Coming Off an All-Day Plein Air Marathon

The Lone Sentry

The Lone Sentry

If I weren’t so exhausted and sleepy, I would crank out three blog posts with illustrative quotes from my reading.  But my eyes are barely open.  So I’m going to post all three of today’s paintings on this one post.  I arose at 5:30  this morning, went to school to lay out the assignments from my substitute teacher, and then drove forty minutes south to Waxahachie.  No sooner than I began on this Ellis County courthouse, it began to rain on me.  I packed up my gear and moved beneath an awning.  When the rain subsided, the gale winds took over, and I had to keep one hand on this easel the entire time, as it was trying to blow away, conterting my watercolor into a kite.  Once I finished it, I noticed with delight that Zulas Coffee House had relocated in the Texas Theater on the Waxahachie square.  After going intside and enjoying an iced latte, I moved across the street, this time inside an alcove of the courthouse, as the rains began again.

Two, Please

Two, Please

This painting seemed to take forever, as the details seemed never-ending.  And I certainly felt the fatigue beginning to set in.  I had intended to do a third painting before the 6:00 “Quick Draw” competition, but registration began at 5:30, and as the time was already 4:00, I was certain that I could not comfortably finish a third painting and get to the competition on time.  So I chilled awhile, did a little reading, took a walk, then headed for College Street to begin the Quick Draw.  In this competition, we are given ninety minutes to complete a painting, then put it on auction.  I did manage to complete my watercolor sketch of the College Street Pub, but virtually no one showed up for the auction (I believe only one artist sold her painting), so we packed our gear, enjoyed a late dinner together (about twenty of us in the Pub gardens), and then I headed for the house.  Here is the Quick Draw piece I completed:

The Quiet of the Night

The Quiet of the Night

Thanks for reading.  I need to get some quality sleep, as tomorrow I have school, followed by another round in Waxahachie.

I paint in order to remember.

I journal because I feel that I am alone.

I blog to remind myself that I am not alone.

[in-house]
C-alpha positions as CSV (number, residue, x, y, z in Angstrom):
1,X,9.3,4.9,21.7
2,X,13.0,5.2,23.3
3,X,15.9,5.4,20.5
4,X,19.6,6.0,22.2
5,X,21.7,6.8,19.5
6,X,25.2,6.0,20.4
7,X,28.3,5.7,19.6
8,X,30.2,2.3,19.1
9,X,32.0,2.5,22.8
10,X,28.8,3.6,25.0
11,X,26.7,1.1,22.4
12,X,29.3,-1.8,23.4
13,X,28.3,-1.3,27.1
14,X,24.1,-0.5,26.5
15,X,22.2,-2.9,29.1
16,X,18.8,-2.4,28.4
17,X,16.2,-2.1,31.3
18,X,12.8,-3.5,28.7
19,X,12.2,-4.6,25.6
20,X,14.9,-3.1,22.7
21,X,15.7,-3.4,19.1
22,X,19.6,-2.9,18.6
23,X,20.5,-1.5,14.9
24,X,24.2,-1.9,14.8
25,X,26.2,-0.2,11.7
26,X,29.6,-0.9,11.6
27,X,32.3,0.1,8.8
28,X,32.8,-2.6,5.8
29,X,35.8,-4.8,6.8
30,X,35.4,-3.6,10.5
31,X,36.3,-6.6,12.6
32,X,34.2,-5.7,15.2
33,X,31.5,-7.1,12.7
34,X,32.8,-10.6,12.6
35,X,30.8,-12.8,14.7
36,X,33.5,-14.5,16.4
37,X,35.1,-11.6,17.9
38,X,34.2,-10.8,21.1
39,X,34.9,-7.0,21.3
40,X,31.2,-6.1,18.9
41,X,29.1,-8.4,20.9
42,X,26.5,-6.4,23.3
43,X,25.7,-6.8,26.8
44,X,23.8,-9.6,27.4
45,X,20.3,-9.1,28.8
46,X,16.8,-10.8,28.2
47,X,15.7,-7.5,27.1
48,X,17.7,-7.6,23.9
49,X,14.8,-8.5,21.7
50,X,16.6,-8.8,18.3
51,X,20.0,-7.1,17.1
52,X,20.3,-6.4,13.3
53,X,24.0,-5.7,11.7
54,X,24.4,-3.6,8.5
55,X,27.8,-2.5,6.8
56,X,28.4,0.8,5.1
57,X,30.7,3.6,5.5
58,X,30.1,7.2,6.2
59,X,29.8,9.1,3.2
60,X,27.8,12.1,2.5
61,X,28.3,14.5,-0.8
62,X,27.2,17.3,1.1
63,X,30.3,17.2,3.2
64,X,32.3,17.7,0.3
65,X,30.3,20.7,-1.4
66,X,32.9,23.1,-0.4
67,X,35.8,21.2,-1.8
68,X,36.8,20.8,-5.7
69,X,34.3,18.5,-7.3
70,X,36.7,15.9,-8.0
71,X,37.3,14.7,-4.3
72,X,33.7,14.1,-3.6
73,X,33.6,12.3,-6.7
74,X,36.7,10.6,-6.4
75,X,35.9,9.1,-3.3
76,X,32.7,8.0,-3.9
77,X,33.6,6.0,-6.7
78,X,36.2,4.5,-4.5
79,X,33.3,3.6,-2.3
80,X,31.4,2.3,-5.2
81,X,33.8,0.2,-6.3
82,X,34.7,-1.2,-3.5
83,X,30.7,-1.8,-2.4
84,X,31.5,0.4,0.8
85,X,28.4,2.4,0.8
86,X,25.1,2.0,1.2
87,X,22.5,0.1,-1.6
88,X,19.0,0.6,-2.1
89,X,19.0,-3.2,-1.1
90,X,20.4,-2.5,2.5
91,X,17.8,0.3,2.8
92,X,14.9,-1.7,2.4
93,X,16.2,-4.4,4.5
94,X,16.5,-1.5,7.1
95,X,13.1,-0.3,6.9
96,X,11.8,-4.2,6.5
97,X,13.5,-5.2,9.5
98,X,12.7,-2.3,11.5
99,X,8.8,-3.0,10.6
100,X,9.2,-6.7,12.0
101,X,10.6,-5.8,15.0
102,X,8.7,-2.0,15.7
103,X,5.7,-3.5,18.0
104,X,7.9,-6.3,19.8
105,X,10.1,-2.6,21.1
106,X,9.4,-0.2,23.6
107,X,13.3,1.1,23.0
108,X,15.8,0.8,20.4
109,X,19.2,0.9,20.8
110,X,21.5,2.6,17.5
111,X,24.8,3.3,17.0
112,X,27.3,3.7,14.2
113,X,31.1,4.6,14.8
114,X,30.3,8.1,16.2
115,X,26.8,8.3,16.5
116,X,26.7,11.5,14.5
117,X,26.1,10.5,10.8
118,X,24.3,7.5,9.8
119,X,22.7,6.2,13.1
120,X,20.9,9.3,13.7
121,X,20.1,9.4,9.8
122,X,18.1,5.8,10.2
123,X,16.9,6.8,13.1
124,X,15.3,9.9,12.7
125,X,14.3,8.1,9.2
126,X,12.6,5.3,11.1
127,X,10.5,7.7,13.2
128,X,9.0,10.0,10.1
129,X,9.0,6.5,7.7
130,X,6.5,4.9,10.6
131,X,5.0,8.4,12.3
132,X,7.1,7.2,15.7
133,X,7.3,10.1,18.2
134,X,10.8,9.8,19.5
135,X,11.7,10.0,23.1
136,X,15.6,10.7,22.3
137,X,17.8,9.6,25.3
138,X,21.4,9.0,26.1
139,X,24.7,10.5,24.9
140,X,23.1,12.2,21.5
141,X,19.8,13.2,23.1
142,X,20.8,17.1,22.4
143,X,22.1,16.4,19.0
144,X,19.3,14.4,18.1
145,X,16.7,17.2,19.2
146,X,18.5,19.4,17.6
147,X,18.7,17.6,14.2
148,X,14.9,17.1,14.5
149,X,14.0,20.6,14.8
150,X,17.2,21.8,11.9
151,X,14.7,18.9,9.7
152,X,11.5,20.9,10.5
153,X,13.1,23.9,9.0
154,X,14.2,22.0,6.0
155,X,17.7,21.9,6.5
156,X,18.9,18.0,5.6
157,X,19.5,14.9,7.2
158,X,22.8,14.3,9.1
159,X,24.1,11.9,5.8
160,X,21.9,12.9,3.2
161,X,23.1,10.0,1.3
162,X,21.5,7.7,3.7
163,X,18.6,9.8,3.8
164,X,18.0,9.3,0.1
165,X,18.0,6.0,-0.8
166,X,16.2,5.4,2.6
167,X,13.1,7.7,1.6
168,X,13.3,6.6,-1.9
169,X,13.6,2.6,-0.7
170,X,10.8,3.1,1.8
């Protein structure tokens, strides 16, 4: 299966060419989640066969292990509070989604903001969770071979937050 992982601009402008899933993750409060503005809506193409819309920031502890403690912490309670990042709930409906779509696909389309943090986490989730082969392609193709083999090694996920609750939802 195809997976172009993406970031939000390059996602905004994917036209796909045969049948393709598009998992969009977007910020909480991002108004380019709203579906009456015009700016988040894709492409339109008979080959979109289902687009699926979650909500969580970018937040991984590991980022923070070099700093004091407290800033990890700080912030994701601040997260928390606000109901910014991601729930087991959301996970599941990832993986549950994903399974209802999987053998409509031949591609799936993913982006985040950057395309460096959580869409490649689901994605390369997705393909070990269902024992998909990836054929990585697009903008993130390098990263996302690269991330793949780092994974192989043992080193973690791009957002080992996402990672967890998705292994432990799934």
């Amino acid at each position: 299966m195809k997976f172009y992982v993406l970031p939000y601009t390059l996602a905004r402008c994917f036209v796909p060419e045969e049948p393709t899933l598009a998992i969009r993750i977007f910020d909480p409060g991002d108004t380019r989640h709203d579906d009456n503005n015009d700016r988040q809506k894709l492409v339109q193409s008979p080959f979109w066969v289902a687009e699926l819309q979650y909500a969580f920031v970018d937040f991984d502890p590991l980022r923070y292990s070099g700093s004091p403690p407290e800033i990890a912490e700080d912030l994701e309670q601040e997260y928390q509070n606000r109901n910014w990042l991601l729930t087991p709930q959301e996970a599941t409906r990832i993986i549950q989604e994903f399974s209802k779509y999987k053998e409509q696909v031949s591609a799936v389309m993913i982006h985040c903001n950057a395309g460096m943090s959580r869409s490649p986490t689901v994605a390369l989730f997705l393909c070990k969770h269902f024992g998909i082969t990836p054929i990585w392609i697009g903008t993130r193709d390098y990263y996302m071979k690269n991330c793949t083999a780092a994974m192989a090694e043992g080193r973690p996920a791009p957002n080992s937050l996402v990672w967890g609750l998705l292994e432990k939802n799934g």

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9 Responses to “Coming Off an All-Day Plein Air Marathon”

  1. Deanna Tennent Masterson Says:

    The Texas theatre is such a lovely art deco building….great colors & a wonderful painting! You do so well even when you’re exhausted…hope you get a good rest.

    Like

  2. Reid Rogers Says:

    The pressure a deadline puts on your painting reminds me of trying to speed up a passage on the guitar while retaining its inherent musicality. I like The Quiet of the Night; reminds me of much of my youth spent on mainstreet of Drumwright, OK.

    Like

    • davidtripp Says:

      Wow, thanks for adding that, Reid. I’m glad to know when someone else connects to those small town memoriies that I try to record in watercolor. And yes, I feel unnatural when rushing to fit into a time frame. I’m not as fast as I was last year.

      Like

  3. Xraypics Says:

    A good series of paintings and the mood of the day beautifully captured. It looks like the kind of town I’d like to visit. Funny about rain, I was painting on a holiday in Jerusalem when a shower suddenly came over, it splattered on my painting before I could cover it and when it dried the sky wash was suddenly full of puffy little clouds – serendipity. Tony

    Like

    • davidtripp Says:

      Wow, the only serendipity I recall from watercoloring was finishing an old yellow International Truck (on my website: Tell Me Where the Road Is) and when I laid it in the grass to dry, the wind gusted and covered it in dust, sand, debris, leaf fragments, that stuck to the wash beneath the truck. I thought the stuff belonged there, so I left it alone to dry and stick.

      Like

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